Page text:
One of the lovely things about being back home is the opportunity to join in with family events that you wouldn't normally be there for. Today we are off to celebrate my Great Aunts 90th birthday at The Swan Hotel in Bedford.




Bedford is a town that is believed to date back to Saxon times and relatives of our family have lived there for over 80 years. From the quick peak we had walking along the river, the town still abounds with history....




and is a thriving market town....




My Great Grandmother returned from Calcutta, India in the 1930's to live in Bedford, thought to have been attracted by the town's good reputation for schooling. My Grandmother attended Bedford High School and fell in love with the dashing young officer from across the Street in Kingsley Road, my Grandfather...




My grandfathers sister has remained connected to Bedford and family members and visiting overseas friends were invited for lunch with other local guests joining for a traditional British Cream Tea.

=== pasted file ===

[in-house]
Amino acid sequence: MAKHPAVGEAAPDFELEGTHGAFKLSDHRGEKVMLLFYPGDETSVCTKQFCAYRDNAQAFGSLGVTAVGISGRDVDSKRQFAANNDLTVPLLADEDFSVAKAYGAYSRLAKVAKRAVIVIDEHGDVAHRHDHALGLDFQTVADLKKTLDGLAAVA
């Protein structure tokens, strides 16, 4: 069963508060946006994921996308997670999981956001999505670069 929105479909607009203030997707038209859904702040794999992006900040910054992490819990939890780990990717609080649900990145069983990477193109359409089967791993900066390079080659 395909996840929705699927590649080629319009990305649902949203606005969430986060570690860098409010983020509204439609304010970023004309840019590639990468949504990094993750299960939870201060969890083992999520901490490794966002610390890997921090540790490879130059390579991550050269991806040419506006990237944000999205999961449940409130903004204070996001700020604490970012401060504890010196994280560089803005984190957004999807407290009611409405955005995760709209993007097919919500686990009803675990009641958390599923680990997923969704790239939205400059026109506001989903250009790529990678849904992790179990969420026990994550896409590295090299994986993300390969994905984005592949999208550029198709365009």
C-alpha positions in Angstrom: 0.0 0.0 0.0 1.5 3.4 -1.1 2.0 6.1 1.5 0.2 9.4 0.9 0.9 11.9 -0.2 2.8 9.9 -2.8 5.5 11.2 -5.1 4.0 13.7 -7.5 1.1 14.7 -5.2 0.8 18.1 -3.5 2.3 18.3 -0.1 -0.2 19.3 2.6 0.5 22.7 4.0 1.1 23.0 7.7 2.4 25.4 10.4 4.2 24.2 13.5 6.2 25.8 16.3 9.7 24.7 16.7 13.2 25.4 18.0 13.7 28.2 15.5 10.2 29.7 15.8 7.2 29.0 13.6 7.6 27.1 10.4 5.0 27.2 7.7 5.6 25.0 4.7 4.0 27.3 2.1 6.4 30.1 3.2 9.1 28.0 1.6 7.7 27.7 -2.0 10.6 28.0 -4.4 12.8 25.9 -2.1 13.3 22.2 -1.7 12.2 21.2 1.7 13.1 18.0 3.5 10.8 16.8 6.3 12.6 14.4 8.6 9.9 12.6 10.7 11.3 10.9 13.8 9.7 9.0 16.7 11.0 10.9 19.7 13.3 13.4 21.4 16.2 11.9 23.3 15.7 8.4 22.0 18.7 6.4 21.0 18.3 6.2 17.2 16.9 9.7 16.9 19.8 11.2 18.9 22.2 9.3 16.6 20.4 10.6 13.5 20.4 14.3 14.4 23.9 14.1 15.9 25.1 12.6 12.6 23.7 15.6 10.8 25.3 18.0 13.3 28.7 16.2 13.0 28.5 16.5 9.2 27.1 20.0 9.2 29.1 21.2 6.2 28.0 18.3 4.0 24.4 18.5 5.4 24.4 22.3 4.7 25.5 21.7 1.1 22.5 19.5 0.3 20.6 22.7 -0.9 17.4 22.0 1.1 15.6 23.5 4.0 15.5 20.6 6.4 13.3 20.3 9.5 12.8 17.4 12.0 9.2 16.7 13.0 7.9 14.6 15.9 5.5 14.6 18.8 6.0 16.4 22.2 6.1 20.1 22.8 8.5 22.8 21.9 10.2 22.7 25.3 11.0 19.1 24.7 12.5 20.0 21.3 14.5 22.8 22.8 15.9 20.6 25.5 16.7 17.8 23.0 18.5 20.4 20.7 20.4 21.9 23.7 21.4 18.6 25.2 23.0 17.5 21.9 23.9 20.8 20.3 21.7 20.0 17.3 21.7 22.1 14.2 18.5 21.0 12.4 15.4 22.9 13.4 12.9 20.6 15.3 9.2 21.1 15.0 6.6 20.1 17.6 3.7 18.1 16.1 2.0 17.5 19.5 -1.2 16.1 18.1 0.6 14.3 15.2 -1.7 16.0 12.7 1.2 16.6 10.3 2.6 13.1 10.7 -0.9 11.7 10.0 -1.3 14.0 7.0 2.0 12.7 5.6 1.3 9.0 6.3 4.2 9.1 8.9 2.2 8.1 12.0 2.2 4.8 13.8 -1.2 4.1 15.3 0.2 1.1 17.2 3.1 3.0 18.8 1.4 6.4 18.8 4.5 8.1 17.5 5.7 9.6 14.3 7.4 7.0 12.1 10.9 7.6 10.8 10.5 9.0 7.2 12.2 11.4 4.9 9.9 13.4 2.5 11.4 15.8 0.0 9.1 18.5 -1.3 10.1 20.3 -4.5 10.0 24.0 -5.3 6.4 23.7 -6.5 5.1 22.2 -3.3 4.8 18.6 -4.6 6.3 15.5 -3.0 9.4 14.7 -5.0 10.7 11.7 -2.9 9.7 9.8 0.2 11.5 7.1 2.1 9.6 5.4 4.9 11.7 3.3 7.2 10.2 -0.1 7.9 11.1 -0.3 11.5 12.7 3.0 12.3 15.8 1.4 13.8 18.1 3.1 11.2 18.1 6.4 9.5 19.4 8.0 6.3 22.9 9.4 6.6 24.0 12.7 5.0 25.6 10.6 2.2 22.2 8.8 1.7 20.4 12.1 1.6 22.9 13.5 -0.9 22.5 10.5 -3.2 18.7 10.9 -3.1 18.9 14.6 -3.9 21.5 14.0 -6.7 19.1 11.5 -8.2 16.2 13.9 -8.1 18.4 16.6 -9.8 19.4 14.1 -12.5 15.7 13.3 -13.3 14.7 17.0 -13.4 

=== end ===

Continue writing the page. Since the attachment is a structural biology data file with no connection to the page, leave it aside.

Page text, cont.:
I hadn't seen my Great Aunt since she visited our family in Singapore in 1965/6! She was at the time living and working with Chinese Immigrants in Taiwan and speaks fluent mandarin.
The room was filled with family and friends from all over the world who played tribute to a remarkable lady who had been a strong influence on many lives.
We were also treated to a sing-a-long with the Bedford Memory Lane singers




With old favorites such as 'Daisy, Daisy give me your answer do' and 'June is busting out all over' and quite a few that I didn't know the words to!
Little Wandering Wren

Location:Bedford, Bedforshire UK

Wednesday, 24 October 2012

Delhi delights

DAY 21- Saket B & B & Delhi delights
A stay at Saket B & B is like sleeping at a mates place. The rooms are simple but have everything needed, and a nice bathroom with hot water and strong water pressure in the shower, often a bonus in India - all spotlessly clean. We loved the free WiFi.




We thought the location in Saket was great if you like to be in a quiet non-touristy area away from the pandemonium of downtown Delhi. It is a short stroll to the metro and a 25 minute ride to Connaught Place costing 18 Rs one way. The Metro was easy to navigate and we even found a women's only carriage.





Everyone at Saket B & B was really friendly and helpful; whether it was arranging transport for us, suggesting a good takeaway menu for dinner, or the staff getting up for our crack of dawn departures to hand us a packed breakfast and to ensure that we were safely on our way...




Saket's breakfast room